On test: Valtra T214 Direct


From a driver’s point of view, the revamped T-series is a massive improvement over the old model.

The cab is smarter and more comfortable, the controls are better laid out and it has a longer wheelbase, which gives it a smoother ride.

The Sisu engine is also a strong performer. However, the four-range CVT transmission is noisy and a tad crude compared with the other tractors on test.


At last Valtra has replaced its decades-old cabin with something a bit more modern.

Vital stats

  • Engine 7.4-litre, six-cylinder Agco/Sisu
  • Max power 185hp
  • Transmission CVT
  • Hydraulics 165 litres/min at two valves
  • Max lift 8.3t
  • Entry-level list price £100,321
  • Price as tested £131,064

The five-pillar design of this latest T-series workplace gives the operator better views all round, has a much more comfortable, elevated seating position and seems a good bit quieter – however, it did record a surprisingly high 79dB in the DLG’s tests.

But the Finns could have gone a bit further in our opinion. Granted, the controls are a lot simpler than they were before, but there are still a few badly labelled switches and the pokey little armrest screen hasn’t been replaced either.

True to form, this remains tricky to navigate and until you have fathomed what all the baffling logos stand for, you’ll be at a bit of a loss.

It’s a shame Valtra didn’t go the whole hog and put in something a shade more up to date. But we can’t help wondering if this was more a marketing decision from Agco than a lack of technical ability from Valtra.




  • Spacious and comfortable cab
  • Improved control layout
  • Transmission efficiency
  • Powerful engine


  • Four transmission ranges
  • Small, dated screen
  • Engine’s reliance on boost
  • Noisy transmission

Valtra’s Sisu engines always seem to perform well during the DLG’s annual grilling, but this year’s results were a little more mixed.

Look at the headline power figures and all seems well. With its boost function engaged, the 7.4-litre powerplant topped the power tables, recording 212hp, which put it a good 7hp clear of its nearest rival, the Massey.

However, switch this off and power slumped down to a much steadier 185hp, putting it well behind its Agco cousins. So if you’re not doing lots of pto and haulage work, you really won’t see the benefits.

Fuel consumption was also a bit below par, which was possibly due to the fact the Valtra had the largest engine capacity by some margin.


The new T-series might have had a fairly radical update to the cab and bodywork, but underneath there are still plenty of remnants hanging around from the old model.

One of those is the four-range variable transmission which, in our opinion at least, is more like a halfway house between a semi-powershift and a CVT.

This is both good and bad. On the plus side, it gives a higher proportion of purely mechanical drive, which means it saps less power. That was shown in the maximum draft power test, where it came top of the group.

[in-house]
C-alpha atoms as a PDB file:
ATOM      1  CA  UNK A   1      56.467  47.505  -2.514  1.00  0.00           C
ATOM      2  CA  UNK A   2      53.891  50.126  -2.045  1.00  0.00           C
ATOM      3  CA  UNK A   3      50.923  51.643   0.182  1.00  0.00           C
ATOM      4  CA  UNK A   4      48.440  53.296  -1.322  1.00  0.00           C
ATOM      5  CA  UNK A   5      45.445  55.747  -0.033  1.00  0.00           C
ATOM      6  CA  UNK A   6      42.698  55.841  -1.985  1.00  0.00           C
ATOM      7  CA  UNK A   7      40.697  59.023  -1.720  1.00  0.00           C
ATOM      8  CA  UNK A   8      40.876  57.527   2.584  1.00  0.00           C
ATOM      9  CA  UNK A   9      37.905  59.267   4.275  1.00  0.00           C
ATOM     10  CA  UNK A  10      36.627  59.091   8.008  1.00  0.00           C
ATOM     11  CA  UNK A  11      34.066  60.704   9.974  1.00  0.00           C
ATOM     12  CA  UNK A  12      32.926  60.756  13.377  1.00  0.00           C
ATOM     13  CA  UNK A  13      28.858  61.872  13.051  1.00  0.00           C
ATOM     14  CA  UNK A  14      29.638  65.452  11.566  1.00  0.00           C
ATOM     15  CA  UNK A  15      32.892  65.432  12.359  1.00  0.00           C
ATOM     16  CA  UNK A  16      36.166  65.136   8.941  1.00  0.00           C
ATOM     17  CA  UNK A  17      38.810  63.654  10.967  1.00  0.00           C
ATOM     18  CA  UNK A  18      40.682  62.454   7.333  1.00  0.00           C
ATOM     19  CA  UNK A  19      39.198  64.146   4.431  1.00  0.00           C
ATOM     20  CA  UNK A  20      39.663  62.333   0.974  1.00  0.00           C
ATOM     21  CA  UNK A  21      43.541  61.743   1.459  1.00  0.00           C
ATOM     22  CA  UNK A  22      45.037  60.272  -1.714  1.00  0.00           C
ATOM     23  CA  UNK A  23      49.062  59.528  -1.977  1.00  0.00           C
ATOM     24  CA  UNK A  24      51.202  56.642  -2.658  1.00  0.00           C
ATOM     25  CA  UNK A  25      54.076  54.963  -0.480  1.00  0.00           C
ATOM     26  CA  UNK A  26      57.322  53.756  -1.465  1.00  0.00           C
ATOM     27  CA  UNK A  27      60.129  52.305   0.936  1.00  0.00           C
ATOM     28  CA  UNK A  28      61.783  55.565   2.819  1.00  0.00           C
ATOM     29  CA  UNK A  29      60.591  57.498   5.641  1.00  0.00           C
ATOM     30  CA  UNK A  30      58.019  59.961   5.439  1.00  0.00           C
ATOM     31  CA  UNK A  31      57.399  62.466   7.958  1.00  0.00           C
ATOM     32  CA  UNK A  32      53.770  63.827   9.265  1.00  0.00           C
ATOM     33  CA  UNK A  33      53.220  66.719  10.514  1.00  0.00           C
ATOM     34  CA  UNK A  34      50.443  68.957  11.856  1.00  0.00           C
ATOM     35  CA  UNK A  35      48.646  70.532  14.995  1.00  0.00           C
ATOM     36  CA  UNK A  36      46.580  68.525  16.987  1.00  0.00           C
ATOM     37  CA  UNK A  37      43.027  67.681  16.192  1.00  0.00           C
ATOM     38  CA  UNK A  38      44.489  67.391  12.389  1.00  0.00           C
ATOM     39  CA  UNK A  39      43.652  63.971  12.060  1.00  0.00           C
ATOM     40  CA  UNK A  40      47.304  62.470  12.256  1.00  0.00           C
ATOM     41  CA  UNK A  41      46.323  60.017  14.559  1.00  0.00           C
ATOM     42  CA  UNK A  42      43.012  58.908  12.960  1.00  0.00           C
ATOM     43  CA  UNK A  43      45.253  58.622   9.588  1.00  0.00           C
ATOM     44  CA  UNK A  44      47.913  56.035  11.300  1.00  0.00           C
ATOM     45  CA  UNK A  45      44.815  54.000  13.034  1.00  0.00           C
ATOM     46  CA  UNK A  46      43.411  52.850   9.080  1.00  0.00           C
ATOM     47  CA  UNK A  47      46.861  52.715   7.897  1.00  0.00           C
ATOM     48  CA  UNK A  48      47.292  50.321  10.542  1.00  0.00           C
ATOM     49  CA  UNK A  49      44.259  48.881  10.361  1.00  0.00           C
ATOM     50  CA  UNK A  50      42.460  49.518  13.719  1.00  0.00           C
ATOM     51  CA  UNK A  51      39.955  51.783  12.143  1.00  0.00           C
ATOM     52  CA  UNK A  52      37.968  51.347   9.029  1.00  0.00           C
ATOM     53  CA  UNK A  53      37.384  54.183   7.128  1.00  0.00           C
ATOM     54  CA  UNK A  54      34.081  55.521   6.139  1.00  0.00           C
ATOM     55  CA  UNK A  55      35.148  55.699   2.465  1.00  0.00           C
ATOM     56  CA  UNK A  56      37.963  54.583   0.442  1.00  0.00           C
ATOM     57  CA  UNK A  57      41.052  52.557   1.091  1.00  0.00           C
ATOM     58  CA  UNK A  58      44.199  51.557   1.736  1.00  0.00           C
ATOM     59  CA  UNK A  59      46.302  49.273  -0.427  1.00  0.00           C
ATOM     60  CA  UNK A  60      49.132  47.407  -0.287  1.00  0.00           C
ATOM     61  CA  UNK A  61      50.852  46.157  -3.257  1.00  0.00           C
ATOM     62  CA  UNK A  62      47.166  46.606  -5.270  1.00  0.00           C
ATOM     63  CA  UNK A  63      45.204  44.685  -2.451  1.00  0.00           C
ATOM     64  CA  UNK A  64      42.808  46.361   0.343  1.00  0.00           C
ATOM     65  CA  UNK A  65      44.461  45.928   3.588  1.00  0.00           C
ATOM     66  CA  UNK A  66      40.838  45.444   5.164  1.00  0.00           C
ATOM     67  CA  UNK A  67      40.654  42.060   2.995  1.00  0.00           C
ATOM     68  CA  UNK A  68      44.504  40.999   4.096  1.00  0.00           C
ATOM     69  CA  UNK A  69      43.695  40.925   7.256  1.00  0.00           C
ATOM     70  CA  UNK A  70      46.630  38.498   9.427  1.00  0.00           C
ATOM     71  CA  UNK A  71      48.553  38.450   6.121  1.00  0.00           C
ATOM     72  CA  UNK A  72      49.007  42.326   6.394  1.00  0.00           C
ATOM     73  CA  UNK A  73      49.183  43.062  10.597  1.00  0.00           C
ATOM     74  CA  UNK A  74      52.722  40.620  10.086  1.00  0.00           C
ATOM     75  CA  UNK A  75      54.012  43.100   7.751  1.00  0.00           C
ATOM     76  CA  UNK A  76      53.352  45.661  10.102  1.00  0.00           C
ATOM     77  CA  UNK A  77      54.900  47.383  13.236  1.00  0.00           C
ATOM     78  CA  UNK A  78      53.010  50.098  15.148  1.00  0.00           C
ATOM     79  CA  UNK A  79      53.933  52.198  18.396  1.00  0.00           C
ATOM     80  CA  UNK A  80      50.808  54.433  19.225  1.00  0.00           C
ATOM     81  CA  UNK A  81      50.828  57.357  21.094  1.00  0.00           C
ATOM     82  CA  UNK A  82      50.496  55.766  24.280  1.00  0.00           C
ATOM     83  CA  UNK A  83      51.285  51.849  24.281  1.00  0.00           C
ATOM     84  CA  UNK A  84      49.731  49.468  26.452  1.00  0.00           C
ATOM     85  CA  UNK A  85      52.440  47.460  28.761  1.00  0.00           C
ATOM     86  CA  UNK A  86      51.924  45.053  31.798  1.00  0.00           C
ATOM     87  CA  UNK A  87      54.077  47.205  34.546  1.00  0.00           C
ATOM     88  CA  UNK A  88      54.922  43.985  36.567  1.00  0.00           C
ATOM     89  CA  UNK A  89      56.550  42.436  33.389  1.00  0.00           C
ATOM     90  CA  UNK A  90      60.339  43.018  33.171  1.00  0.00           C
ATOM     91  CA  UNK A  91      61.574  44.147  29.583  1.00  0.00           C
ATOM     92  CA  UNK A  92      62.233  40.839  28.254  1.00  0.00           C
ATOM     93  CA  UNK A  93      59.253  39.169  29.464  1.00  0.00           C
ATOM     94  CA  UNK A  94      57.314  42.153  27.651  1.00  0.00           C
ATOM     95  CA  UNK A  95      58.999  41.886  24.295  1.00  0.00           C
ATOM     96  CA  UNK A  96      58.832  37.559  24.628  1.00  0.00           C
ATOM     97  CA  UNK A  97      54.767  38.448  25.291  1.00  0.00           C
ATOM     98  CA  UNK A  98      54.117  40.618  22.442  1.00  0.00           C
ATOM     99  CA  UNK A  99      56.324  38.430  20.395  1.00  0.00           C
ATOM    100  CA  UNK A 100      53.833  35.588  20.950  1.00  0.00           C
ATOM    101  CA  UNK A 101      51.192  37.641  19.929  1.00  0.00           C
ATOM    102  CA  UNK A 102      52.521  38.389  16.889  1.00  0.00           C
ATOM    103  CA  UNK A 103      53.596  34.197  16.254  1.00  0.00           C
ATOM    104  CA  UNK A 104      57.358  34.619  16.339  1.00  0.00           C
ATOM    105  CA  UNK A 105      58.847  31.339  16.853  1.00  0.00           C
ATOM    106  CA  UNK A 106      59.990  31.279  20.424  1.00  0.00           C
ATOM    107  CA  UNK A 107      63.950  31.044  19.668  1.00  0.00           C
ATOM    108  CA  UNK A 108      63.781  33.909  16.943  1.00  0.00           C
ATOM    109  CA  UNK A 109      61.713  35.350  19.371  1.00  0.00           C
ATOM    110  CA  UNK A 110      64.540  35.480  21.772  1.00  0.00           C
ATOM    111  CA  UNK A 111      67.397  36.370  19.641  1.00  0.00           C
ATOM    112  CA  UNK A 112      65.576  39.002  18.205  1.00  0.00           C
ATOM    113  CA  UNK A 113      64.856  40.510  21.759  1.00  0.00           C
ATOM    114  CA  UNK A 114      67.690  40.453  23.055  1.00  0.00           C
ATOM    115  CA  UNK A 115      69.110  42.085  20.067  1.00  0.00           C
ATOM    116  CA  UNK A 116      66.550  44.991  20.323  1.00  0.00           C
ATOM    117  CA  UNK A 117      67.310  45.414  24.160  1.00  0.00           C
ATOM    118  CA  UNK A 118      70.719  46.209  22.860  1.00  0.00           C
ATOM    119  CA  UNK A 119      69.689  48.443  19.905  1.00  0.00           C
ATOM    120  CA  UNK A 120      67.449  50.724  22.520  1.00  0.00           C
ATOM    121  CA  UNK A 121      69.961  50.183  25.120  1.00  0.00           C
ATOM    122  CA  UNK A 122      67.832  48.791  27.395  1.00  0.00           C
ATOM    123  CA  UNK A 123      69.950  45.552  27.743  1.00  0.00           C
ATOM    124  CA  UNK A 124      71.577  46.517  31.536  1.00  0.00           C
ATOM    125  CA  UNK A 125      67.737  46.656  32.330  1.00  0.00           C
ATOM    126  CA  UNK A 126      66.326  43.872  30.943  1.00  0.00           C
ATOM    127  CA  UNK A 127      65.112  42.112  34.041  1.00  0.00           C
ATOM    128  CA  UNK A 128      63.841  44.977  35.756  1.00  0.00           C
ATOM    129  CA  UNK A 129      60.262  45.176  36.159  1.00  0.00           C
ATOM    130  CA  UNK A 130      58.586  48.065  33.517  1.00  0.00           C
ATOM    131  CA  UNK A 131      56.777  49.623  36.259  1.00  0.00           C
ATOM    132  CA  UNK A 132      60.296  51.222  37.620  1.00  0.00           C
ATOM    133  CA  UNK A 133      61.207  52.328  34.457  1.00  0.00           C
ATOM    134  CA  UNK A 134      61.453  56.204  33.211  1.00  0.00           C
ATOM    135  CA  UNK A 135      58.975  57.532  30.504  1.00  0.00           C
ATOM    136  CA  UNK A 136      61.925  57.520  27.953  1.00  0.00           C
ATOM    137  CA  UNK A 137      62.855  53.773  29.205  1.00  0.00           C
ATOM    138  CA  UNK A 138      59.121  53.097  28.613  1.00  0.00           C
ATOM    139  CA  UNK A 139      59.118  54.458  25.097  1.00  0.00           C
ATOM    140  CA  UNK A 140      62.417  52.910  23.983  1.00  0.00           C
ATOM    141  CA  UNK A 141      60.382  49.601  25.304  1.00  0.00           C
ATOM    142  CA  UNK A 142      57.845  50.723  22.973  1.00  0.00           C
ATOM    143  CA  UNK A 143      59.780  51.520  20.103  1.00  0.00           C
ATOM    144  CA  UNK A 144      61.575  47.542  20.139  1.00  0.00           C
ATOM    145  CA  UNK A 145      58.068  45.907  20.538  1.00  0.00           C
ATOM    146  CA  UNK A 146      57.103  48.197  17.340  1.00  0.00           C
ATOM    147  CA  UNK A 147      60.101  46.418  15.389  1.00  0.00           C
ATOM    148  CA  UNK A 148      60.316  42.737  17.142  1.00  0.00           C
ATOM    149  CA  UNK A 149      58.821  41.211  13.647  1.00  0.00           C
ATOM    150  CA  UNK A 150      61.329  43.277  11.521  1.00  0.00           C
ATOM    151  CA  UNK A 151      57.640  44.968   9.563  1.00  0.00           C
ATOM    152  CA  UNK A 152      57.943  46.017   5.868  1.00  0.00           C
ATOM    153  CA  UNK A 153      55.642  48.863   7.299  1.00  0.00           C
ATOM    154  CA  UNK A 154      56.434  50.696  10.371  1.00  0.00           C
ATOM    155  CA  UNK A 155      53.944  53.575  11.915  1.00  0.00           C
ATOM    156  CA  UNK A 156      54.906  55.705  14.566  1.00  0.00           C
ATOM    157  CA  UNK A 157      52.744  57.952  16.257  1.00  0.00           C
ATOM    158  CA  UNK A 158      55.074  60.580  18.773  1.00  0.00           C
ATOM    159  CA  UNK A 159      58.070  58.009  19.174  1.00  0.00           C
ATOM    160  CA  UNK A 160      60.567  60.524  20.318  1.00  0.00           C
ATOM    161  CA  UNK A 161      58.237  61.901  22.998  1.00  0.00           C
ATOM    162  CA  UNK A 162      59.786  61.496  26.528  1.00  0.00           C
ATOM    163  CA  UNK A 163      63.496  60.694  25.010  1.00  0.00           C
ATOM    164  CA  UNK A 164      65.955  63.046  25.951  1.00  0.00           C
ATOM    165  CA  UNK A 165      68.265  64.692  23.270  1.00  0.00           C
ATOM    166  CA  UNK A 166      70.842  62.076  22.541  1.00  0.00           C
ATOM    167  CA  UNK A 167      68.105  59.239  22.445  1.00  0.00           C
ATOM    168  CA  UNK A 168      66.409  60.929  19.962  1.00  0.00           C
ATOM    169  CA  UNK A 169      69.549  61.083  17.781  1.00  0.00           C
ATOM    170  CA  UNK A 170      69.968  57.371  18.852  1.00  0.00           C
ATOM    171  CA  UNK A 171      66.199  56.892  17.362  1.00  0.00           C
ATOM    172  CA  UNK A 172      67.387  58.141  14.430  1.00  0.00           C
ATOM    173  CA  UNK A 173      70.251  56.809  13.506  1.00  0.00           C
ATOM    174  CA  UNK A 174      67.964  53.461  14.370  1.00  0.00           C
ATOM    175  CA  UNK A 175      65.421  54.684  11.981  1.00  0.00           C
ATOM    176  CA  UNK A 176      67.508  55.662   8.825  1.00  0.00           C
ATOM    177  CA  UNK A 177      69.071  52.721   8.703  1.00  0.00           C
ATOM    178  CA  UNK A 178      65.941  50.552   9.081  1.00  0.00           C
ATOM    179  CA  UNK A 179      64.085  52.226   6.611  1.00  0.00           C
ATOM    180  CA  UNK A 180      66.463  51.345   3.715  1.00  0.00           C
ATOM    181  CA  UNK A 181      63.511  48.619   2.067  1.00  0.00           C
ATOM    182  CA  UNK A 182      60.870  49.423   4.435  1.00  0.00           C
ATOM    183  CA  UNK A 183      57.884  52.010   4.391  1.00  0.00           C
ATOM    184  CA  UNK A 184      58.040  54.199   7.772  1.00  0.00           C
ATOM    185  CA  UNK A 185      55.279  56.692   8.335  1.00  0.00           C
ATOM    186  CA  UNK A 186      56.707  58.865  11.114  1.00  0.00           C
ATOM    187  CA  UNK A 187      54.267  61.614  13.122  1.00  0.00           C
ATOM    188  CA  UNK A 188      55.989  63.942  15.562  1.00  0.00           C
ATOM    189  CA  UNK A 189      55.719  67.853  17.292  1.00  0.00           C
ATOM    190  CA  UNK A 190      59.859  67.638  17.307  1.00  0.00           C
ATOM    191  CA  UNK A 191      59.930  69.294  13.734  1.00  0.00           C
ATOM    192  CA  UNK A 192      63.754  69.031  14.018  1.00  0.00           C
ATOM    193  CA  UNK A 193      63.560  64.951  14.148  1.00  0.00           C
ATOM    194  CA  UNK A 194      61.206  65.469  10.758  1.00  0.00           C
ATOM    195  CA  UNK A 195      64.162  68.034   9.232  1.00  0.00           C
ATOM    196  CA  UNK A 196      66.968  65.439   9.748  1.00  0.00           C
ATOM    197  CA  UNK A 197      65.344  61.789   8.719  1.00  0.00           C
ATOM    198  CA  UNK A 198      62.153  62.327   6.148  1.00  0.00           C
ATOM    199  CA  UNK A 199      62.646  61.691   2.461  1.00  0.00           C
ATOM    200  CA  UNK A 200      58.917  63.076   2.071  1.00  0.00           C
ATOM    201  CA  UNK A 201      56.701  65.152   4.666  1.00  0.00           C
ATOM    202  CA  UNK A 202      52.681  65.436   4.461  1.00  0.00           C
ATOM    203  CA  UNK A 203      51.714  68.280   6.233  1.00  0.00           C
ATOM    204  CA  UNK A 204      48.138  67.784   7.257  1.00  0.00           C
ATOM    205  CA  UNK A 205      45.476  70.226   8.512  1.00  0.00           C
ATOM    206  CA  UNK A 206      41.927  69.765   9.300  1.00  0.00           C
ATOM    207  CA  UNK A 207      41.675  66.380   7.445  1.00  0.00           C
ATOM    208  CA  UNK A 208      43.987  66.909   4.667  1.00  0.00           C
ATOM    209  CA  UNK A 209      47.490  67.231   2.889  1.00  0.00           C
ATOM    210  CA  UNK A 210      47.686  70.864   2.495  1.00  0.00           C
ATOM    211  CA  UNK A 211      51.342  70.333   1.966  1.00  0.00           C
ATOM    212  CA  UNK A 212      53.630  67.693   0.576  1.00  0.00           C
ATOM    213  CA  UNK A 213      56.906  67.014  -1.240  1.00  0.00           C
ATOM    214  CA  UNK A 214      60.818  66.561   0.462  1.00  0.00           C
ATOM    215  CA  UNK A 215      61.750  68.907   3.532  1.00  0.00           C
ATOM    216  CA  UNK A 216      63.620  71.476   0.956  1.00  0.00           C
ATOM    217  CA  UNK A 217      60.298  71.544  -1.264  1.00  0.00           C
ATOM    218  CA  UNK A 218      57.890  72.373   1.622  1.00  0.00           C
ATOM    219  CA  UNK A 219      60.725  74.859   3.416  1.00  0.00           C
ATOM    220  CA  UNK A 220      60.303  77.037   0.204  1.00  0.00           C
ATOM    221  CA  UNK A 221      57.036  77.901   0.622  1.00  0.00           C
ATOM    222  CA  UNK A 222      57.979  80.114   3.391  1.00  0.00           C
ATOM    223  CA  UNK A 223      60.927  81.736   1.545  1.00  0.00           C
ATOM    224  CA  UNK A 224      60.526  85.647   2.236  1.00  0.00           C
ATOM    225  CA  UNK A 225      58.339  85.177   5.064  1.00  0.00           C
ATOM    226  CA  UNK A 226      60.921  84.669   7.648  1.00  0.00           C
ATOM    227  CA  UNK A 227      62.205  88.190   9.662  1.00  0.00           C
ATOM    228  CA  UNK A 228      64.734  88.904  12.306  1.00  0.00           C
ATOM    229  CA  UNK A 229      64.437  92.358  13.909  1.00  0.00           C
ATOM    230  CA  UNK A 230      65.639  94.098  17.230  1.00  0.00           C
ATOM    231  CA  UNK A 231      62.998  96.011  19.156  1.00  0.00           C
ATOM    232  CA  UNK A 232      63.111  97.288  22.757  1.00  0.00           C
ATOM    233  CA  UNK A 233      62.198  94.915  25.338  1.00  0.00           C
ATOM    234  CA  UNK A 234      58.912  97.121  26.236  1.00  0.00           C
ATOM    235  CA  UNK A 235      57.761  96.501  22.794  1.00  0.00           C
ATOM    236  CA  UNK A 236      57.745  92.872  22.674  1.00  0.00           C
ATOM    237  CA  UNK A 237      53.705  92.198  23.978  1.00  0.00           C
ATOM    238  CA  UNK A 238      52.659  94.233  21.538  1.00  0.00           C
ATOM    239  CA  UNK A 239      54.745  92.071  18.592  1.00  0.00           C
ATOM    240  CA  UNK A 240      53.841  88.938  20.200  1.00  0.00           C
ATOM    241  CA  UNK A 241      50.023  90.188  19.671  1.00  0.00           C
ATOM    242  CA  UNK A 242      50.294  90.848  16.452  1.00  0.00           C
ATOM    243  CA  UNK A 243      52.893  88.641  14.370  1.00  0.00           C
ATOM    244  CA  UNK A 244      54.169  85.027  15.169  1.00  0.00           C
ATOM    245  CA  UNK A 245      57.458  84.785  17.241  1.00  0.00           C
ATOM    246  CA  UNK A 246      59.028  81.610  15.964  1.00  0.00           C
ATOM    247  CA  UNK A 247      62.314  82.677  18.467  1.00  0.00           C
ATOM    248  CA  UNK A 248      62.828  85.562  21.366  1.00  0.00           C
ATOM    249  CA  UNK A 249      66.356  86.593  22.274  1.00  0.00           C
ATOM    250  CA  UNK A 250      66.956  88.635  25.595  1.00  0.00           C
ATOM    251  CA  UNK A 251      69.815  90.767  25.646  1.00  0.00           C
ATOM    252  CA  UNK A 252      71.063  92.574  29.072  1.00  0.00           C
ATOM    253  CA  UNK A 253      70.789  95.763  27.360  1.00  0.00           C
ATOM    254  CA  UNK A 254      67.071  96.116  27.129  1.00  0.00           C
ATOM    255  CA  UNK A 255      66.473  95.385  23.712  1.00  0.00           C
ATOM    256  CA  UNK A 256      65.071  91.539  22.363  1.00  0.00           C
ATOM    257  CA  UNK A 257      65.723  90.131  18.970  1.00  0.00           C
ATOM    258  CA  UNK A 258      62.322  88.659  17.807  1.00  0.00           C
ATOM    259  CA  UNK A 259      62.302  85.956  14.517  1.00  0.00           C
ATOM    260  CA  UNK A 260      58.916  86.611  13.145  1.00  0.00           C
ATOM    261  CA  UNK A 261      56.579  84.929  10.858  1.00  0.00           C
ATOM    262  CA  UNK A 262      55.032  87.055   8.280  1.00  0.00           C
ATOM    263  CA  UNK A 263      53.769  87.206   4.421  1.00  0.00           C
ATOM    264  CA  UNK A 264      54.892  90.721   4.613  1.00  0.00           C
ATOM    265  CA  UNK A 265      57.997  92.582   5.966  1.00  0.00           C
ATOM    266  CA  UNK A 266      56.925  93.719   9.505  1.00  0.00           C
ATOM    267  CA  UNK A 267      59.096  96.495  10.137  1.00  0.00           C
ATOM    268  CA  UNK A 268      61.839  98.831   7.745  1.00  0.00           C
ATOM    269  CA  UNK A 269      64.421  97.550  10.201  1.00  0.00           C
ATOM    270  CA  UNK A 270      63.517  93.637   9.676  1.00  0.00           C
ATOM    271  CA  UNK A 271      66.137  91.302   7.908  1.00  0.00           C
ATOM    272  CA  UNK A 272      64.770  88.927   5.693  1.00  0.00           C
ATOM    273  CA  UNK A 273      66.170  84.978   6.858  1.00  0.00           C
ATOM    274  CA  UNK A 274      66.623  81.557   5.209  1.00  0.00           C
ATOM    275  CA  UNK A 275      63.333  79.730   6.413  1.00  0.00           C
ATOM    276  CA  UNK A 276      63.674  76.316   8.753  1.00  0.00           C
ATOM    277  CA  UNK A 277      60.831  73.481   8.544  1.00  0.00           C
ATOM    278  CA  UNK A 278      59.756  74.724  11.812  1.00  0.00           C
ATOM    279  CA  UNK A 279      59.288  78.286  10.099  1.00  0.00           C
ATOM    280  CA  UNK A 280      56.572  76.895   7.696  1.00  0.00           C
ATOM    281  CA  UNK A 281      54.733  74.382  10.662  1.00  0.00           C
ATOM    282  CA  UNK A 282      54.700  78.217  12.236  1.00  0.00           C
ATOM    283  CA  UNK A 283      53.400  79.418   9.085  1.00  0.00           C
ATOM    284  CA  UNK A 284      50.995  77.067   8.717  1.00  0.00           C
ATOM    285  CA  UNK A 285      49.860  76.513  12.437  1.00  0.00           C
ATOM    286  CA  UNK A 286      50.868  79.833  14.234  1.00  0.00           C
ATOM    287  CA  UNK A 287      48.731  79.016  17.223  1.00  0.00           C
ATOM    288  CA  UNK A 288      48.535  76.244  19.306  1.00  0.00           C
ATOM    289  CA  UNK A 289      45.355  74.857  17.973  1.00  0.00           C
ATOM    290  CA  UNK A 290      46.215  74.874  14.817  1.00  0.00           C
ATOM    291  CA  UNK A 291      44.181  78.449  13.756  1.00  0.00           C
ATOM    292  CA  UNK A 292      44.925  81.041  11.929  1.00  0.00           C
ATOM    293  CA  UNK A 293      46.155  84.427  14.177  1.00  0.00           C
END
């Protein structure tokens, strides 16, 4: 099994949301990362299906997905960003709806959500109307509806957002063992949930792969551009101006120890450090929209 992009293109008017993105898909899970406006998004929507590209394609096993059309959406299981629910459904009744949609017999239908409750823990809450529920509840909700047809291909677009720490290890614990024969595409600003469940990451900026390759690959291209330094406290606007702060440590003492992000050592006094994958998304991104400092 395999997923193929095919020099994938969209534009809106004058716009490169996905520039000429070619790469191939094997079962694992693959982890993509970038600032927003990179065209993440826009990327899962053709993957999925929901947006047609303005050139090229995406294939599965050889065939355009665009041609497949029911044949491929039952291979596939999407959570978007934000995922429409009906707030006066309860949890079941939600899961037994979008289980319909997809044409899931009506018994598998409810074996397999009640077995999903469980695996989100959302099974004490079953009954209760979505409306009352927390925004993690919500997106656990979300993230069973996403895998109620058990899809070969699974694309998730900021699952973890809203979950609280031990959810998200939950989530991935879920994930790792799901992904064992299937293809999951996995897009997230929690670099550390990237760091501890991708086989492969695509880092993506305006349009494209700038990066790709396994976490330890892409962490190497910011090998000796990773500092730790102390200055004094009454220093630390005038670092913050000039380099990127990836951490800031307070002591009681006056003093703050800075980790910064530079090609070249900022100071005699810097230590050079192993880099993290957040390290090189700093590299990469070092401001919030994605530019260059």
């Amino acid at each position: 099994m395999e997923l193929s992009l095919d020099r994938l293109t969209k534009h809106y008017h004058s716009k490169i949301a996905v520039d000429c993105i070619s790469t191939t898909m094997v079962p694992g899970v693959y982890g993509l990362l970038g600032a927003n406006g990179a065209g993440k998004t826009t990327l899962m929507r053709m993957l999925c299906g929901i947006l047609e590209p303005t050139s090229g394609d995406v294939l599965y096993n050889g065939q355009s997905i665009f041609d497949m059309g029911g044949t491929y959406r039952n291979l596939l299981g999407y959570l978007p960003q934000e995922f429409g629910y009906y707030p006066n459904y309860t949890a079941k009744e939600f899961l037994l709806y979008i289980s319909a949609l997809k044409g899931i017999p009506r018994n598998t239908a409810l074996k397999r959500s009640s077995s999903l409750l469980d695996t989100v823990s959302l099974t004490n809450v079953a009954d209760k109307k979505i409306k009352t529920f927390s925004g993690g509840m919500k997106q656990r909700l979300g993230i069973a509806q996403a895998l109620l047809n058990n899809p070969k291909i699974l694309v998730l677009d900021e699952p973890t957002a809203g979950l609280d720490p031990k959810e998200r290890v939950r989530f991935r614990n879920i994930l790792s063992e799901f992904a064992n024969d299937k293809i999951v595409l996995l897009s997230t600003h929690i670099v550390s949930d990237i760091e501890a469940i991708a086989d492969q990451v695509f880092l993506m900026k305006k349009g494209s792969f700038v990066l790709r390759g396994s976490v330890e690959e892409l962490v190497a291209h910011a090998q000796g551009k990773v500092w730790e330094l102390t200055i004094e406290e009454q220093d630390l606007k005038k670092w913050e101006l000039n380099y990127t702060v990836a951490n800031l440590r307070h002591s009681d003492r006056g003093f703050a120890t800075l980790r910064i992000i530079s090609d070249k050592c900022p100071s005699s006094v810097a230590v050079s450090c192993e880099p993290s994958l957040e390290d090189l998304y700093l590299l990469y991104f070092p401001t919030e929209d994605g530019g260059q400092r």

But from a driver’s point of view it means you need to shift manually between the ranges, just like you do on the semi-powershift tractor. For the road, you can select an automatic change from C to D, though.

It also manages to make some pretty odd whining and whooshing noises as it goes about its business, which gets tedious after a while.

In the cab, controls have been improved significantly and there is now a thumb-like stick for controlling speeds and range changes, rather than the fiddly buttons that were there before.


Linkage and hydraulics

Valtra has finally given up on the idea of splitting its spool valves either side of the top link and they are now neatly grouped on the left side.

That means no more clambering over kit or running round from side to side to couple it up.

But in performance terms, the Valtra was a bit below the group average, managing to pump 165 litres/min of oil to two valves. However, this was enough for it to beat both of the CNH tractors.

Rear linkage lift was also a touch under the group average at 8.3t, but it had plenty of travel for getting implements well clear of the ground.

UK verdict

In the past, Valtra has tended to languish at the bottom end of our tractor test league tables, but the Finns’ radical revamp of the T-series has thankfully turned things around.

Now it has a cab that’s up there with the best On the market and its confusing splattering of poorly labelled controls has at last been wrangled into better shape.

The engine – always one of the Valtra’s stronger points – is still a solid performer and with boost it comfortably won the maximum power contest. However, this peak power is available only for road work and pto tasks.

All this sounds pretty positive, but one of the thorns in the Valtra’s side was its slightly clunky transmission. This was a tad old-school compared with the competition and made some odd noises. On the plus side, it was the most efficient at putting power to the ground, due to its high proportion of mechanical drive.

This, plus a price tag that’s comfortably lower than the other Agco tractors, means the Valtra is now a much more serious contender.

Download the PDF of tractor specifications

The scores

Build quality Four stars
Cab/ergonomics Three-and-a-half stars
Engine Four stars
Gearbox 3 stars
Rear linkage Three-and-a-half stars
Hydraulics four stars
Pto Three-and-a-half stars
4wd/diff four stars
Handling Three-and-a-half stars
Driving comfort four stars

Final score



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